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Older people who go to Mass have better mental health, according to new Irish research

It found that those who attended religious services regularly reported lower depressive symptoms.

Image: Shutterstock/Gwoeii

MEN AND WOMEN over 50 who attend mass regularly have better mental health compared to those who don’t attend mass, according to a study from Trinity College Dublin. 

The study involved 6,000 people aged 50 or over, who were interviewed at two-year intervals between 2010 and 2016, and forms part of a larger longitudinal study involving 80,000 participants across Ireland. 

It found that those who attended religious services regularly reported lower depressive symptoms, while those who considered religion important but did not attend a regular religious service had higher depressive symptoms. 

During the six-year period, the majority of participants reported religion as important to them – although it was higher in women at 86% compared to men at 76%. 

However, it did note a slight decline in attendance in both men and women. The figure fell from 91% to 89% in women, and from 89% to 87% in women.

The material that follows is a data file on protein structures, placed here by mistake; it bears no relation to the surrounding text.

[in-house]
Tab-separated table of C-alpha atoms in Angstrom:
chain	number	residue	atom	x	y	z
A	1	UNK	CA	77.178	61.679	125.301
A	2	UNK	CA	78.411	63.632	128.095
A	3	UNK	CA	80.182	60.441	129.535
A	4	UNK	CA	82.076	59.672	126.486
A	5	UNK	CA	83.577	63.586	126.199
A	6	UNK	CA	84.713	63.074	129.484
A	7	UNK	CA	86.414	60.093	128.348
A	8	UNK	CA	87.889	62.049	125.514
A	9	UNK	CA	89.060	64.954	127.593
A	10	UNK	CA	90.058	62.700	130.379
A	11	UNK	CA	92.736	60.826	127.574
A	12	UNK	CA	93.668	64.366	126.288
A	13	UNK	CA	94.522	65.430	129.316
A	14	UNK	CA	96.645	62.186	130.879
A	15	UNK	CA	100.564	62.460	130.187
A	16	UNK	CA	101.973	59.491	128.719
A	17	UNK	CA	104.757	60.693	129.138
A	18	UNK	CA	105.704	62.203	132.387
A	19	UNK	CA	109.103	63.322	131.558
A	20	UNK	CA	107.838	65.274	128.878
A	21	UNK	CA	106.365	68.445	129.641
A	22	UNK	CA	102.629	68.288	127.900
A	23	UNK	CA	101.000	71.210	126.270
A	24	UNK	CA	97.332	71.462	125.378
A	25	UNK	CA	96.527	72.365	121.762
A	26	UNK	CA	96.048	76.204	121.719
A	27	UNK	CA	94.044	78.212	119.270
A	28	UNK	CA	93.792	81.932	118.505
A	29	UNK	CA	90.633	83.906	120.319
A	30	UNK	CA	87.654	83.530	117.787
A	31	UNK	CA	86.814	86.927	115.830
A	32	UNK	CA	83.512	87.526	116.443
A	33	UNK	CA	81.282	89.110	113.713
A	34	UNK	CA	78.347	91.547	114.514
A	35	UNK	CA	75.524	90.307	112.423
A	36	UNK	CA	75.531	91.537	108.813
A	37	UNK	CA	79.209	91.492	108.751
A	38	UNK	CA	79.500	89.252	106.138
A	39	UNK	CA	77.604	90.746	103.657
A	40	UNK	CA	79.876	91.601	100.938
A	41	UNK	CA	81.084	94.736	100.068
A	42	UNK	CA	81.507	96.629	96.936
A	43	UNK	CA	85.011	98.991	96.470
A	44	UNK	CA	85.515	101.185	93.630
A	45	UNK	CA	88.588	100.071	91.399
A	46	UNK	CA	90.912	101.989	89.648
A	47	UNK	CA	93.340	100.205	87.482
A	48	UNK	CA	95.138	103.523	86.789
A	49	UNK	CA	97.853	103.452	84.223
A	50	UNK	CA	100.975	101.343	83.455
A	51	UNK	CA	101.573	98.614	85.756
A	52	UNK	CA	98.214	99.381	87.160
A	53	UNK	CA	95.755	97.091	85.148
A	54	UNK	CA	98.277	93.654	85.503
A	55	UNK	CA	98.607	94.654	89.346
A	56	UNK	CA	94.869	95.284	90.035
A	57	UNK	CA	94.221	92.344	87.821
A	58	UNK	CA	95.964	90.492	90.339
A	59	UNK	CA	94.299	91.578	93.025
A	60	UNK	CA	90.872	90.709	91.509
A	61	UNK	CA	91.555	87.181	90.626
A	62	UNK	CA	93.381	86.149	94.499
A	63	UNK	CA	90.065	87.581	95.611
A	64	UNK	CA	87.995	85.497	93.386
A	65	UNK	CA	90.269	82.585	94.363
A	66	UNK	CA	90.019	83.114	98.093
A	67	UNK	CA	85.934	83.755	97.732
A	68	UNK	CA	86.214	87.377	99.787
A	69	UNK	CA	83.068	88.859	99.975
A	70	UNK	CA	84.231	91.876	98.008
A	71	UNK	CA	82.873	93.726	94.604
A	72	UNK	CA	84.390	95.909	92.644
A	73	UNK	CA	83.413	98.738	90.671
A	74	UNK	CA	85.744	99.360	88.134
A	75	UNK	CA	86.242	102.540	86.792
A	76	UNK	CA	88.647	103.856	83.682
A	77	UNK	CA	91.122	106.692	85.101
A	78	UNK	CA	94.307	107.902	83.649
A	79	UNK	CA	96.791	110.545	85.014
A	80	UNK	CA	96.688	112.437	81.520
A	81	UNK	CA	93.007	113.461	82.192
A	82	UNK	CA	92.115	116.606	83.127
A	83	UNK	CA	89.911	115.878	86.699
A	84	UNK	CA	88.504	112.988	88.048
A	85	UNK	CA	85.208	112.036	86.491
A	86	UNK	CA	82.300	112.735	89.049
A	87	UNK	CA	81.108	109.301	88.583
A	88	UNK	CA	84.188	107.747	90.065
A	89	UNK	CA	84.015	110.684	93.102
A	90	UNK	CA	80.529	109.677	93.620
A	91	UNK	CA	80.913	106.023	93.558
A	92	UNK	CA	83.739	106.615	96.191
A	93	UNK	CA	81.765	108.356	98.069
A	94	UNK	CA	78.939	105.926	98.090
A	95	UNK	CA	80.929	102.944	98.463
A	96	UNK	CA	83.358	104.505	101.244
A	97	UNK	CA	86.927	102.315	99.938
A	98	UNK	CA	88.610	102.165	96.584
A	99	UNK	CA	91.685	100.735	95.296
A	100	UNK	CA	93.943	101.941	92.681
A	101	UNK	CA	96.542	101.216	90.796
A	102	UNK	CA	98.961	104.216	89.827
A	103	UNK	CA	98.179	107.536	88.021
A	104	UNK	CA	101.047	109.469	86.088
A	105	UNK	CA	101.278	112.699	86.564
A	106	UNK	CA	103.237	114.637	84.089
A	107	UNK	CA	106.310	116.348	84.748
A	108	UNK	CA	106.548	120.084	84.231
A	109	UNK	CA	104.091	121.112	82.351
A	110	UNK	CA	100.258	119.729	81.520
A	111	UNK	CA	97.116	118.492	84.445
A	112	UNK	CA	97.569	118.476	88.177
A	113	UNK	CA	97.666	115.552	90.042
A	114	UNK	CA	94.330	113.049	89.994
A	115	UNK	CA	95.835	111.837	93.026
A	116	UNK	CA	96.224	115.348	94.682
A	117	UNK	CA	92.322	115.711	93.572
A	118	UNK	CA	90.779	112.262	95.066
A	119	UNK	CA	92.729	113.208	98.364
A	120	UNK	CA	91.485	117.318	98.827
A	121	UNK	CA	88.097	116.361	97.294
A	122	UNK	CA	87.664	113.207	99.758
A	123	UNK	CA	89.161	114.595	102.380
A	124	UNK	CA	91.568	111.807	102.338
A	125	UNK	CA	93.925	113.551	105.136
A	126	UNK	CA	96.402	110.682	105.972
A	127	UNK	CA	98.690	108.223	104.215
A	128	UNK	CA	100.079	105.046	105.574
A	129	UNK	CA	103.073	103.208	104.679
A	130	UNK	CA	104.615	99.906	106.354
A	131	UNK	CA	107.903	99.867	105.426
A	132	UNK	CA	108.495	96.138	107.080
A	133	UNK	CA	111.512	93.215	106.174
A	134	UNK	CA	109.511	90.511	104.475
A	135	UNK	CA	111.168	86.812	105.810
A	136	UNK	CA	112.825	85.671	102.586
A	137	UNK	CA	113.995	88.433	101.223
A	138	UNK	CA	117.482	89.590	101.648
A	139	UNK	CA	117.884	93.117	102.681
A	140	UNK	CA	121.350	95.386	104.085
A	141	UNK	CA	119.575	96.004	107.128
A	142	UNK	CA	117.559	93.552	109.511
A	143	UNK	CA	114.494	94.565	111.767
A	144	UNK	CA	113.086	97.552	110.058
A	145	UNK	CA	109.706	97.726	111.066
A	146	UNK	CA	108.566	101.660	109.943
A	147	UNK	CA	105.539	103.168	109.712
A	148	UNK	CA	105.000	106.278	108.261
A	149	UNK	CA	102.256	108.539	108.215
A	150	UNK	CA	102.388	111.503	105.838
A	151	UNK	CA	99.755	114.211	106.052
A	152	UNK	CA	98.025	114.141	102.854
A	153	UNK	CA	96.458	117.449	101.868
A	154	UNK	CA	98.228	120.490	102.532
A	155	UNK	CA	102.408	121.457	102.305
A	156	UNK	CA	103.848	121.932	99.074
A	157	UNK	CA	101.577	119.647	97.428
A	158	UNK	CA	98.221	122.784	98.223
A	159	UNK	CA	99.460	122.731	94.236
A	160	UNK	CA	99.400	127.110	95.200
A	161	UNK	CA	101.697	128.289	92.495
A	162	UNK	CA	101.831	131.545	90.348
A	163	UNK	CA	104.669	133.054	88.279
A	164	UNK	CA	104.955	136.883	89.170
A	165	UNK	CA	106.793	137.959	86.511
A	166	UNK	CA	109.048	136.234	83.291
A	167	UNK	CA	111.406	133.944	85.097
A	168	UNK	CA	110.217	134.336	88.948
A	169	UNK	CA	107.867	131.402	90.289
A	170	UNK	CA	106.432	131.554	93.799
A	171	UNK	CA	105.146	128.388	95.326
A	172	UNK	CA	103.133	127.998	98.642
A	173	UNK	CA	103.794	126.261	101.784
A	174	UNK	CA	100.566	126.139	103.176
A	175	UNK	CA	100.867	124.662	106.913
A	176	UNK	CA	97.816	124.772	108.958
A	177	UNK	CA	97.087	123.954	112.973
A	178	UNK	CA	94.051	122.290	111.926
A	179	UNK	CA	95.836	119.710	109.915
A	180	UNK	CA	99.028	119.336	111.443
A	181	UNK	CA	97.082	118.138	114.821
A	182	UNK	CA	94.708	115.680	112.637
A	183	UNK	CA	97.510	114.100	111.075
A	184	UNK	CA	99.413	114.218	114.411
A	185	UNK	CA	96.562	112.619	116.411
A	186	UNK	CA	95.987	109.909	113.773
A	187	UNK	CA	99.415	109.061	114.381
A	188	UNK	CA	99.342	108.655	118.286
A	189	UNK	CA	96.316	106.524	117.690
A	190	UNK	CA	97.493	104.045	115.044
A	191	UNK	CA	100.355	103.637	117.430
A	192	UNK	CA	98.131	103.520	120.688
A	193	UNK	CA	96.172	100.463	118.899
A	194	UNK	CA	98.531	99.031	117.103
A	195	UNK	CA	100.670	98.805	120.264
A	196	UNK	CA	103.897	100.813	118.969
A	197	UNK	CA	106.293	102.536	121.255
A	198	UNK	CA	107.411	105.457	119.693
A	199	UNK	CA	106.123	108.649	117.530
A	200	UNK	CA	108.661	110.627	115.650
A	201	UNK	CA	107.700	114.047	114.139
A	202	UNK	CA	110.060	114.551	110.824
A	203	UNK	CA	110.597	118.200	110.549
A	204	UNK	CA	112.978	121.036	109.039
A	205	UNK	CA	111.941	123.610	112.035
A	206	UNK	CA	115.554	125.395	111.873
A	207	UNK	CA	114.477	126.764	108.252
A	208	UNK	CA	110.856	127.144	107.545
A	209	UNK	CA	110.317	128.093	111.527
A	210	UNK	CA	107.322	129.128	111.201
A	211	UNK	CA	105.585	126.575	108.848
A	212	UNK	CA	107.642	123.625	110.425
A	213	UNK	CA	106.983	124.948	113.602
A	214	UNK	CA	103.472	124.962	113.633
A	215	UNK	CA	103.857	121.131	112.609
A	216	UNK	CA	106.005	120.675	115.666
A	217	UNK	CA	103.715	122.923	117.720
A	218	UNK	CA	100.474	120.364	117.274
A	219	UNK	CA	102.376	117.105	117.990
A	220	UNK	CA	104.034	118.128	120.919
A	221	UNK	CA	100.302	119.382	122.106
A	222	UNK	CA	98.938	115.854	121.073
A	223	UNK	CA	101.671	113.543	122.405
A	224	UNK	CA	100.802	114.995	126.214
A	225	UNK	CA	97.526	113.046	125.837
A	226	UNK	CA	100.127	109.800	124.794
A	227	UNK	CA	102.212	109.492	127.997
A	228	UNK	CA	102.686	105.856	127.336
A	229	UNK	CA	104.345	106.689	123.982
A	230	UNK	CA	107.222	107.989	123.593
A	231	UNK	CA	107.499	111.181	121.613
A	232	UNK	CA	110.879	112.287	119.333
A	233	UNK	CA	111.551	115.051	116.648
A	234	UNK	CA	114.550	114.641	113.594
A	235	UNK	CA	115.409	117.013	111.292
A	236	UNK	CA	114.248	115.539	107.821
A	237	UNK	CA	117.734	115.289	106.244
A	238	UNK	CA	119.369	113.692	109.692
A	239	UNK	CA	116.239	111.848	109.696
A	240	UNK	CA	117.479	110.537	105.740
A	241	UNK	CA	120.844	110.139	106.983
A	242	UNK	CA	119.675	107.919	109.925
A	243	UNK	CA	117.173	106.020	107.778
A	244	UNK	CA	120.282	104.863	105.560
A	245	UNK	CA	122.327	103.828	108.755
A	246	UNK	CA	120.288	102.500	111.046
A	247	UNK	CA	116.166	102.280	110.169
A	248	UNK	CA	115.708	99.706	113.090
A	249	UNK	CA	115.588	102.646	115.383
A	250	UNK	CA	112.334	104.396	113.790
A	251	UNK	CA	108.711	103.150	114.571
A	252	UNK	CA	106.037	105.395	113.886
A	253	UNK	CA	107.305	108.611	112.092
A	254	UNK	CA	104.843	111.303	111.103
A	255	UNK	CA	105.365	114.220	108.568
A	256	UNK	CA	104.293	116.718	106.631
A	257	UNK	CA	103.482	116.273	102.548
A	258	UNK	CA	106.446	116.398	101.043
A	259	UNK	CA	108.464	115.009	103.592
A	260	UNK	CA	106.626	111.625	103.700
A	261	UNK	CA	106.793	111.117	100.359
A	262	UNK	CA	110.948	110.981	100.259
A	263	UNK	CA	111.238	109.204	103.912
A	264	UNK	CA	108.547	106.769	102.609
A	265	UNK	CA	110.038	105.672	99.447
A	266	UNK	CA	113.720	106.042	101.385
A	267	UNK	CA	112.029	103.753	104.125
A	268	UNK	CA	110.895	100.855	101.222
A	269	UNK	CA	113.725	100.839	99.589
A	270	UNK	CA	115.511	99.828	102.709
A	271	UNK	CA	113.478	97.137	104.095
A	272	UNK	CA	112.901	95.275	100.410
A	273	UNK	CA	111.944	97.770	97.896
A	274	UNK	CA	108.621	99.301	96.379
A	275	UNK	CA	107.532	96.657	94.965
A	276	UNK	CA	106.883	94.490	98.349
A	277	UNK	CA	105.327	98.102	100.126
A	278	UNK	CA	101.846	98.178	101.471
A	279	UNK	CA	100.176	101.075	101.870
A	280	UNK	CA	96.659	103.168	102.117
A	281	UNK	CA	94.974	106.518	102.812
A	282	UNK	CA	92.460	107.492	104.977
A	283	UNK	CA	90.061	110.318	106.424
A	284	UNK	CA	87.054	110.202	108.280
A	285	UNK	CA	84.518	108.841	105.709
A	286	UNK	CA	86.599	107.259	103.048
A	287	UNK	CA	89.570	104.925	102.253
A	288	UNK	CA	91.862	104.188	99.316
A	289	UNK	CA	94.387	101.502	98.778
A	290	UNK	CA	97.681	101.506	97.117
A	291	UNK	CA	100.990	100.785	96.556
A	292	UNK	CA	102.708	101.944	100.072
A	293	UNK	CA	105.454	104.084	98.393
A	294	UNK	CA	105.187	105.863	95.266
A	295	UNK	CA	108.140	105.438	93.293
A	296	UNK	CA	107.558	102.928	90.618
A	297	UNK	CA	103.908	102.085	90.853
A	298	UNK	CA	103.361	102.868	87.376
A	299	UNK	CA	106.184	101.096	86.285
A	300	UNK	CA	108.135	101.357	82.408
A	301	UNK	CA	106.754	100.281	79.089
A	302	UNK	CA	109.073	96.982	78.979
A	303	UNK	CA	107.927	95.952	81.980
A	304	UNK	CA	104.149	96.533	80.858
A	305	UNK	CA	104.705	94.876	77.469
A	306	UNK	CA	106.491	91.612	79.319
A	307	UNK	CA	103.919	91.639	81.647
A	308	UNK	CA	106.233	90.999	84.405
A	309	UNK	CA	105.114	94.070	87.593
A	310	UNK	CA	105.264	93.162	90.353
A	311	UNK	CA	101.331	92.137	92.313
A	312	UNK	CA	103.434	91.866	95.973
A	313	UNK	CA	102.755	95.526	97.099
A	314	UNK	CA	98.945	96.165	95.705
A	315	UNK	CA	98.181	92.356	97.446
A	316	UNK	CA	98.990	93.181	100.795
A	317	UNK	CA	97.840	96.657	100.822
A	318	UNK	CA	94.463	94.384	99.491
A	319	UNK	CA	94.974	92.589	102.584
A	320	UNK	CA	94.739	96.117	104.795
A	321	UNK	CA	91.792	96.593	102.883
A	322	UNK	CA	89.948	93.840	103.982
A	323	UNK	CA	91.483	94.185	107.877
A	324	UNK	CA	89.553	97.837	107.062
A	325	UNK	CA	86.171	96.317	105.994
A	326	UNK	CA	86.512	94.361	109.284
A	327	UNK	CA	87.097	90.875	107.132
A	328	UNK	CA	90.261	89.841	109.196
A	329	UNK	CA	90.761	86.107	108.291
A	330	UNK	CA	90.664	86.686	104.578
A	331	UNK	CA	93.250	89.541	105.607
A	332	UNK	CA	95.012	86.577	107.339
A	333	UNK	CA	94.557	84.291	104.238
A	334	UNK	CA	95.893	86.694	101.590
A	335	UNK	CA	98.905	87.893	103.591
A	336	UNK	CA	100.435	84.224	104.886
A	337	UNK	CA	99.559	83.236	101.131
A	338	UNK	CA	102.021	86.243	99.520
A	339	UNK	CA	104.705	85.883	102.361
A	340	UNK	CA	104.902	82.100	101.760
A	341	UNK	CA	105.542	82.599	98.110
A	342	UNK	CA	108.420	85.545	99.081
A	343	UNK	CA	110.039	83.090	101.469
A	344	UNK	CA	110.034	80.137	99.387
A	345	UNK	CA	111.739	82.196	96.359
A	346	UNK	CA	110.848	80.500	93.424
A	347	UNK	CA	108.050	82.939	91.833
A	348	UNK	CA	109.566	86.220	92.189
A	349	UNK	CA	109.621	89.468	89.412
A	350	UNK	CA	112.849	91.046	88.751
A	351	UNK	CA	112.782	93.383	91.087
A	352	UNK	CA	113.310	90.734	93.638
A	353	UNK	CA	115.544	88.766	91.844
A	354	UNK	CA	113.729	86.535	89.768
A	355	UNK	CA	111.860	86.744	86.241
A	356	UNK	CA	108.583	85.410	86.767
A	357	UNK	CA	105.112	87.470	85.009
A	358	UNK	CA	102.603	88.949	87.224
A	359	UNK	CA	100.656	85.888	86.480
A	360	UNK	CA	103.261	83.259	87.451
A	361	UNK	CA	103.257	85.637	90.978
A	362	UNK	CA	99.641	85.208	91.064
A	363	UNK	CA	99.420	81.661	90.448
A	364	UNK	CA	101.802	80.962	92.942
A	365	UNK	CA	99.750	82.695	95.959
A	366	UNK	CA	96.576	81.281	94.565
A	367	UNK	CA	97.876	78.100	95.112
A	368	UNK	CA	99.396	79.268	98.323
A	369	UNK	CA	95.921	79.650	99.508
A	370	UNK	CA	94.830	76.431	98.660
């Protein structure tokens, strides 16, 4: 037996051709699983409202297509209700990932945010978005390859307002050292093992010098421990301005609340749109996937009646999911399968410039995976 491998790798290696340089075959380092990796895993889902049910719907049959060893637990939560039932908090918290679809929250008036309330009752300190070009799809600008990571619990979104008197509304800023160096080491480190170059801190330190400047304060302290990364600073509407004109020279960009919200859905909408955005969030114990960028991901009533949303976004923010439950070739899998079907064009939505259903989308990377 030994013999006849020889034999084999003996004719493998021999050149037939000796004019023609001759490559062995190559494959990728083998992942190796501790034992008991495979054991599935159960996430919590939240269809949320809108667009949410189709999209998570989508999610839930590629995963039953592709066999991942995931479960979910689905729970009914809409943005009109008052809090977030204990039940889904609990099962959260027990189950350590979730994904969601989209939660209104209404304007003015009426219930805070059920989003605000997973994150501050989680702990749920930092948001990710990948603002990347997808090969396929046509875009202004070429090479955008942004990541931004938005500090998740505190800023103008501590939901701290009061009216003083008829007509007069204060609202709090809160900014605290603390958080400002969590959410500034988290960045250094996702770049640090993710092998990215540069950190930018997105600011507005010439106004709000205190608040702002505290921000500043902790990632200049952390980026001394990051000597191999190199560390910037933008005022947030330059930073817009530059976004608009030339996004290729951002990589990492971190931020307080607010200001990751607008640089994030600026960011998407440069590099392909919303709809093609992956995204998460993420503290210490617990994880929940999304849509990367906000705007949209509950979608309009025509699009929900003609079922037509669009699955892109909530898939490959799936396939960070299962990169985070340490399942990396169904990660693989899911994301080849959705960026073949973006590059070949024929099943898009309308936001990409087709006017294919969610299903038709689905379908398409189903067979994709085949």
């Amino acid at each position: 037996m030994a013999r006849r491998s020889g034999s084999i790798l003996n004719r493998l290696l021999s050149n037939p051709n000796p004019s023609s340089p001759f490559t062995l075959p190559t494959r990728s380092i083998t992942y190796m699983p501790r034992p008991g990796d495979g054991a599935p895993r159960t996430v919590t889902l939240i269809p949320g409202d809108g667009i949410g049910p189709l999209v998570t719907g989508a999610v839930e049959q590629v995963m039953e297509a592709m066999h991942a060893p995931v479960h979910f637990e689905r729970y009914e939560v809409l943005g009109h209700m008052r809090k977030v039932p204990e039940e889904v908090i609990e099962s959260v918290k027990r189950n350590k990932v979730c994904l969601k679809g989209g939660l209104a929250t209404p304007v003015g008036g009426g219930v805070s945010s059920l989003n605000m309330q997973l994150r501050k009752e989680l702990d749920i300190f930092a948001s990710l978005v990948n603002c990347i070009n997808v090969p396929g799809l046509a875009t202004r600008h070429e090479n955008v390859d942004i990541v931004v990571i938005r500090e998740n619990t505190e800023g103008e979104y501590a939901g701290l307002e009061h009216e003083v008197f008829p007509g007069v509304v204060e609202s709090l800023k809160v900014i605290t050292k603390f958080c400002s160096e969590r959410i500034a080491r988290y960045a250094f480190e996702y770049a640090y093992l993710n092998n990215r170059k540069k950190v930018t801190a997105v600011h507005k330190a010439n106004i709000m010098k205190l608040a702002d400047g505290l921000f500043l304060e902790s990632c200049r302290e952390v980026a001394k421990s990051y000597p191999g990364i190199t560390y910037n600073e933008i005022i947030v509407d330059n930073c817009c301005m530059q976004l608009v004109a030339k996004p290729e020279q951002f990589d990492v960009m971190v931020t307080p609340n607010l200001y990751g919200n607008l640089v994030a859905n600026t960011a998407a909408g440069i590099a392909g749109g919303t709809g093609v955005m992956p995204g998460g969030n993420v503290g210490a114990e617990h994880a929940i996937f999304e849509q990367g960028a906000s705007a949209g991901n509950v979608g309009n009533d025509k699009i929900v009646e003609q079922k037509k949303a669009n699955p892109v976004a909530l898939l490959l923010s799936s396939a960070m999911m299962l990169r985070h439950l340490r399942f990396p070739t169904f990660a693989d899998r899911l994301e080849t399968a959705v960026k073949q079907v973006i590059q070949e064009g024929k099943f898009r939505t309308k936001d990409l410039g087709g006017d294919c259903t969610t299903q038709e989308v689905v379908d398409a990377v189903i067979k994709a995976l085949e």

Researchers noted that those who didn’t attend mass had a smaller social circle and reported more depressive symptoms but said given the age bracket of the participants, it was partly to be expected. 

“We did see that people are attending mass less and that their social networks are getting smaller but that is to be expected in a way, because the study includes people who are in the over-80s and 90s group,” lead author Joanna Orr said. 

Participants were asked to respond to statements along the lines of “I felt depressed in the last few weeks” and to score the statement in relation to themselves. 

“The most important thing to come out of the study is that social engagement is important and that as we go forward, we have to think of ways as a society to enable people to be engaged,” Orr said. 

“That doesn’t need to be religion but for those who are religious we should be making sure they are engaged,” she added. 

The study was published by the peer-reviewed journal Research on Aging.

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